Mulcaire and confidentiality

What impact will the withdraw of litigation funding have?

Since the revelations in the New York Times revived the phone hacking scandal back in September 2010, one of the most puzzling aspects has been the "settlement" agreement that News International had entered into with Glenn Mulcaire. In particular, as was pointed out at Jack of Kent, a conventional settlement agreement made no sense if Mulcaire was not actually an employee to begin with.

Since then, it has become clear that the agreement had two key terms in addition to any cash payment for Mulcaire to compromise all and any legal claims against News International, if he ever had any such claims at all.

First, there was an obligation of confidentiality on Mulcaire. This is standard in such agreements, though in this case it was clearly convenient to News International. A cynic may even suggest that was the whole point.

Second, there appears to have been an indemnity for the payment of Mulcaire's legal fees for defences to civil claims. This may have been tied into a further right of News International to conduct his defence. This would have been sensible from a strategic point of view, as it appears News International was facing a number of actions as co-defendant with Mulcaire.

However, after pressure at yesterday's select committee hearing, it has been announced that this funding of legal costs has been withdrawn. Apart from the direct financial detriment this will have on Mulcaire, it is not clear what impact this will have on either the confidentiality provision or any right of News International to conduct his defence on his behalf. If the agreement is sophisticated and well-drafted, it may be that the indemnity can be dropped without any effect on whether other obligations can be enforced.

In any case, it would now seem that Mulcaire has no direct interest in co-ordinating any defence to the civil claims with News International. He may well feel at least morally released from any obligation of confidentiality. The withdraw of funding his defence may have a significant impact on the course of the outstanding civil claims. In this way, as in many others, the events of this week mean that News International cannot carry on as before.

David Allen Green is legal correspondent of the New Statesman. He is the author of the Jack of Kent blog and can be followed on Twitter and on Facebook.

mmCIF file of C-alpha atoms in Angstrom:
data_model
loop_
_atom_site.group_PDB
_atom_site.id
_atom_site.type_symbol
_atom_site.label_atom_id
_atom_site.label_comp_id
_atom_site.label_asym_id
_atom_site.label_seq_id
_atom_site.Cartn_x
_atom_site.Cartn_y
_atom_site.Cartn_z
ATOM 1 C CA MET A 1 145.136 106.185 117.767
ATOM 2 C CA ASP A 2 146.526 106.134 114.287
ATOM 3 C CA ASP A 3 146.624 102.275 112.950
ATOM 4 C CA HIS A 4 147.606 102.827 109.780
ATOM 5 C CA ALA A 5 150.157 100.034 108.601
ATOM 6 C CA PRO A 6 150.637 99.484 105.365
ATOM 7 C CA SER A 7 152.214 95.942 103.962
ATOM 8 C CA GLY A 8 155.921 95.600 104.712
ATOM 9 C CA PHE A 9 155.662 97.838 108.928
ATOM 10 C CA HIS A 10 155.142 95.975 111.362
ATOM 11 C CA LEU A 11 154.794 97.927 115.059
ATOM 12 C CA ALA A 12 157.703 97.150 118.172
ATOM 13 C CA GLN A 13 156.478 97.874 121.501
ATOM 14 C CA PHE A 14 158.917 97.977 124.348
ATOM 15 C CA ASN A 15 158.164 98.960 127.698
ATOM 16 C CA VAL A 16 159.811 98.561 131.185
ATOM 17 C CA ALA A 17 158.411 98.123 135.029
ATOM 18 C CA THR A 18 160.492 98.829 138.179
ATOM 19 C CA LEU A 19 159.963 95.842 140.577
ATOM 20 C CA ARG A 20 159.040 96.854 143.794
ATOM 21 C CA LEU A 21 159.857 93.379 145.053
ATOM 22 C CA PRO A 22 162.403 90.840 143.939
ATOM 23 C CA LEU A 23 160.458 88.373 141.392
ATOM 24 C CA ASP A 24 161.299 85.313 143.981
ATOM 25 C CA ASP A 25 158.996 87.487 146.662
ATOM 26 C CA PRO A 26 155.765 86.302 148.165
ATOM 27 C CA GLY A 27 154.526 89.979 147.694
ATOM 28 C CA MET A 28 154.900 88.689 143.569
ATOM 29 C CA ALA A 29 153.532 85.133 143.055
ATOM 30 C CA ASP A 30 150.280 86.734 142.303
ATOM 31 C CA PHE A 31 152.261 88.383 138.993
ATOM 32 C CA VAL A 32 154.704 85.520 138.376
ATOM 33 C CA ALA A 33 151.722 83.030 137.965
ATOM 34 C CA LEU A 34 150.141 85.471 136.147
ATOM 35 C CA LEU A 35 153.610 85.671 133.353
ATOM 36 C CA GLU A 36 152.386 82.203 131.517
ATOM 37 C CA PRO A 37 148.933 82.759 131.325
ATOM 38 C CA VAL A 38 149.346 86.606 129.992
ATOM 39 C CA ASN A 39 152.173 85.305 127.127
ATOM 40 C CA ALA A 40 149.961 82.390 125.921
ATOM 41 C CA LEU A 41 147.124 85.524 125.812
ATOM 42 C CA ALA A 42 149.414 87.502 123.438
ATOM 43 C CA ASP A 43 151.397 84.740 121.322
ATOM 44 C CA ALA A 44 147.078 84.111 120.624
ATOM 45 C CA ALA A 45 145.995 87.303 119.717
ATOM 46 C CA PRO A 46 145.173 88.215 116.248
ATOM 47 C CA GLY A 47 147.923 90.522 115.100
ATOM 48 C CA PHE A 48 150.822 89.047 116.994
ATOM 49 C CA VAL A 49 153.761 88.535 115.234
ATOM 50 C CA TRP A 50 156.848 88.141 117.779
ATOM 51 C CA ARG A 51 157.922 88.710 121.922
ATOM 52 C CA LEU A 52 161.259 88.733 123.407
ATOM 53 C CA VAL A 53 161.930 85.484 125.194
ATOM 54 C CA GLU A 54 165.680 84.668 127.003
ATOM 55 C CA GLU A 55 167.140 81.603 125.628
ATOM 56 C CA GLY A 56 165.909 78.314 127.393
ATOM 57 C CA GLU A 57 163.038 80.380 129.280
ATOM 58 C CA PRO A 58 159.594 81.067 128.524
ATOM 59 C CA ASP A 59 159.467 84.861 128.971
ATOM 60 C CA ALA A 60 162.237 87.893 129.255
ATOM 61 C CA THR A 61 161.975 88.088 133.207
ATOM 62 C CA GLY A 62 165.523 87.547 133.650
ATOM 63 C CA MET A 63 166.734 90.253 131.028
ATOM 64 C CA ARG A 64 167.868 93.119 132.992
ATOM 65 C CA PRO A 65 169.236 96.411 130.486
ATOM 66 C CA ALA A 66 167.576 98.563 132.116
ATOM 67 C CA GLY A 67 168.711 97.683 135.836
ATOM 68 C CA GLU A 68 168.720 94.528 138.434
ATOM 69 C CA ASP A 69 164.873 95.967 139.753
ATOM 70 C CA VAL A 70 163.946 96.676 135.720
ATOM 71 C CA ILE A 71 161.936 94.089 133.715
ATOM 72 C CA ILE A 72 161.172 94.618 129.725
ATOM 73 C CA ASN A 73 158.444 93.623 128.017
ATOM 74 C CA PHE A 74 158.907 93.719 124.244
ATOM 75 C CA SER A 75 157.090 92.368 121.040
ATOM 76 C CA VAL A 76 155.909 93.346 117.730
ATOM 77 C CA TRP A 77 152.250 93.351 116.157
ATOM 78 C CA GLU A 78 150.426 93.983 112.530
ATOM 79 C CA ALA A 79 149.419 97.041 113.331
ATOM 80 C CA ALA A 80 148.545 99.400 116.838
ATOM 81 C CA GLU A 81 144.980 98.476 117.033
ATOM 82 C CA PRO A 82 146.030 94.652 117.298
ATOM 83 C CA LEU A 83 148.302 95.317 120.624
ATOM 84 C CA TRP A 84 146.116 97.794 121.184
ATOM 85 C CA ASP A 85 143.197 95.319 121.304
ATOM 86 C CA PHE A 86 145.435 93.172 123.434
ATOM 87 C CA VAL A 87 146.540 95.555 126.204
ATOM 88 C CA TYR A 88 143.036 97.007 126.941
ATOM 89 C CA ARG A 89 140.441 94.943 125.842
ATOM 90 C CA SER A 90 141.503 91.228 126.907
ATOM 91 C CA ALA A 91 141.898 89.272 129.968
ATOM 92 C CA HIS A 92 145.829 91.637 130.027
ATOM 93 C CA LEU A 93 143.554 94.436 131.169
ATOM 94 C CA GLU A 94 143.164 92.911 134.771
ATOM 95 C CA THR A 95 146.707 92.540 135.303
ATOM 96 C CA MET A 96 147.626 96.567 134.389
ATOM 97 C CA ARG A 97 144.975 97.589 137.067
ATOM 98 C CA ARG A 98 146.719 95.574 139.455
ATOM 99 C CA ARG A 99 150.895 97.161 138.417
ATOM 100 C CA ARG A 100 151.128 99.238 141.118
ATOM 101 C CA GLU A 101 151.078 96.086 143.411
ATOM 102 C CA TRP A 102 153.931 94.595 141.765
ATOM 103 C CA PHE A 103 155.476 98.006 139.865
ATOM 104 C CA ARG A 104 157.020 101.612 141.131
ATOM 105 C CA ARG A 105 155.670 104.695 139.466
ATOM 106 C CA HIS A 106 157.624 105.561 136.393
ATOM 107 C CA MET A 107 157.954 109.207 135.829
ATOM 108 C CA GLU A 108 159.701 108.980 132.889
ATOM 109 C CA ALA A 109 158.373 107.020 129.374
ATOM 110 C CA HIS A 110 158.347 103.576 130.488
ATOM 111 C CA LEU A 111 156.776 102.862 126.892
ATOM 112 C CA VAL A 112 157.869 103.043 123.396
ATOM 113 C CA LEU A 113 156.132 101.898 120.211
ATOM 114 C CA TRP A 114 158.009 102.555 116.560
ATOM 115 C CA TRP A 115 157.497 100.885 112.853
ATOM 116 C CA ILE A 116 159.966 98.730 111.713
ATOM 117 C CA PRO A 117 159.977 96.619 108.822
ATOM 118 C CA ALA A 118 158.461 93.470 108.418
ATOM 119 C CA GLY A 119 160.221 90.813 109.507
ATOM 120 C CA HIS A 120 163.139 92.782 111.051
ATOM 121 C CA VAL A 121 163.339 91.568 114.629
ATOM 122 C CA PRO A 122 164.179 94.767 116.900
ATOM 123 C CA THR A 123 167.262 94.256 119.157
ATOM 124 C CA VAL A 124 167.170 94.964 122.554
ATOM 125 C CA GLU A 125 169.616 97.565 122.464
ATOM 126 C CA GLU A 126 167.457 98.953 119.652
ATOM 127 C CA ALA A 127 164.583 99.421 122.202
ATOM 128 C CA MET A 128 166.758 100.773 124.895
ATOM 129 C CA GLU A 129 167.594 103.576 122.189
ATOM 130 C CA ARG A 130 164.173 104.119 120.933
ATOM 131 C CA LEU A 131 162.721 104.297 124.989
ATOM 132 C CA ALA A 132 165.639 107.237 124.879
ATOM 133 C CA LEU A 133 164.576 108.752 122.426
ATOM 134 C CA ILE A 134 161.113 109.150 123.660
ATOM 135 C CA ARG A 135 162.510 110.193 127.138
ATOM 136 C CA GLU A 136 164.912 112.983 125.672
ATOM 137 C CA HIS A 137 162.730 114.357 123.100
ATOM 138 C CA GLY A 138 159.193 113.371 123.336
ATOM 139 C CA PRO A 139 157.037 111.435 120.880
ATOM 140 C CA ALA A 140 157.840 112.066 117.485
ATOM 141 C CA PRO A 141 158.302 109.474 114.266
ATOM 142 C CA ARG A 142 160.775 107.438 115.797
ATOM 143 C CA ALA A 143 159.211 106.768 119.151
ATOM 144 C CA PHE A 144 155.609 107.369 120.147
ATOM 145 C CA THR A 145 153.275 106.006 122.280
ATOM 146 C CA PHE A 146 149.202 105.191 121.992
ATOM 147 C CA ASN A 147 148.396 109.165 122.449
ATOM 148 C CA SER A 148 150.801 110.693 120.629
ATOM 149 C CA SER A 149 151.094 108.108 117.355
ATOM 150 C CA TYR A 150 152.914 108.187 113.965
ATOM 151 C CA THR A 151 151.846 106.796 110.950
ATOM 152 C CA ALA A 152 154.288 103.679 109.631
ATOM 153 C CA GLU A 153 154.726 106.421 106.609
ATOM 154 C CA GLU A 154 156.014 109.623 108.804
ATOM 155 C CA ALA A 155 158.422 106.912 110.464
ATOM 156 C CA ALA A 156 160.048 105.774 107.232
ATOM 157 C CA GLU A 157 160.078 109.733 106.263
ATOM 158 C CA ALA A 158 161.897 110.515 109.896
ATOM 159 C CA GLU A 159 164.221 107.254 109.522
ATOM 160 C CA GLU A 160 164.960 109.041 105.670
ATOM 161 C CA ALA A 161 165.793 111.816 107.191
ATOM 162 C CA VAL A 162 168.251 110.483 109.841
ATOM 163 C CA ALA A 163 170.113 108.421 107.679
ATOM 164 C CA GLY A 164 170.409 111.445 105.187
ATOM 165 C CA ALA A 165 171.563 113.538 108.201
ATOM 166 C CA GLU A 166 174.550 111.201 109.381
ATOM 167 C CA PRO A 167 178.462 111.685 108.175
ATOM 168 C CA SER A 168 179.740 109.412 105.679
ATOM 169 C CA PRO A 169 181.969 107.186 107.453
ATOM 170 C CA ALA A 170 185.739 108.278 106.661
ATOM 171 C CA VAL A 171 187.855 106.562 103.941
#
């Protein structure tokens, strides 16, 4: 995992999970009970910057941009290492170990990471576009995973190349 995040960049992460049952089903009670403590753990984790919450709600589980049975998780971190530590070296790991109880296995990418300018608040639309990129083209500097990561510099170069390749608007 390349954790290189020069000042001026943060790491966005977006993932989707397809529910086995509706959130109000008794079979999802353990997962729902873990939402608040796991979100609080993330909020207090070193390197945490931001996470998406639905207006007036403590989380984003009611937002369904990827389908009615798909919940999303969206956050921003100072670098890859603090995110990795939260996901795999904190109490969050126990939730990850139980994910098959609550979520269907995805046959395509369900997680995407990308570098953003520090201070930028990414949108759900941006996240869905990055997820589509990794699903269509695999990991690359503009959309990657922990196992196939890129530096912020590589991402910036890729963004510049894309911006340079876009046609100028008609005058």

David Allen Green is legal correspondent of the New Statesman and author of the Jack of Kent blog.

His legal journalism has included popularising the Simon Singh libel case and discrediting the Julian Assange myths about his extradition case.  His uncovering of the Nightjack email hack by the Times was described as "masterly analysis" by Lord Justice Leveson.

David is also a solicitor and was successful in the "Twitterjoketrial" appeal at the High Court.

(Nothing on this blog constitutes legal advice.)

Getty
Show Hide image

Lord Sainsbury pulls funding from Progress and other political causes

The longstanding Labour donor will no longer fund party political causes. 

Centrist Labour MPs face a funding gap for their ideas after the longstanding Labour donor Lord Sainsbury announced he will stop financing party political causes.

Sainsbury, who served as a New Labour minister and also donated to the Liberal Democrats, is instead concentrating on charitable causes. 

Lord Sainsbury funded the centrist organisation Progress, dubbed the “original Blairite pressure group”, which was founded in mid Nineties and provided the intellectual underpinnings of New Labour.

The former supermarket boss is understood to still fund Policy Network, an international thinktank headed by New Labour veteran Peter Mandelson.

He has also funded the Remain campaign group Britain Stronger in Europe. The latter reinvented itself as Open Britain after the Leave vote, and has campaigned for a softer Brexit. Its supporters include former Lib Dem leader Nick Clegg and Labour's Chuka Umunna, and it now relies on grassroots funding.

Sainsbury said he wished to “hand the baton on to a new generation of donors” who supported progressive politics. 

Progress director Richard Angell said: “Progress is extremely grateful to Lord Sainsbury for the funding he has provided for over two decades. We always knew it would not last forever.”

The organisation has raised a third of its funding target from other donors, but is now appealing for financial support from Labour supporters. Its aims include “stopping a hard-left take over” of the Labour party and “renewing the ideas of the centre-left”. 

Julia Rampen is the digital news editor of the New Statesman (previously editor of The Staggers, The New Statesman's online rolling politics blog). She has also been deputy editor at Mirror Money Online and has worked as a financial journalist for several trade magazines. 

0800 7318496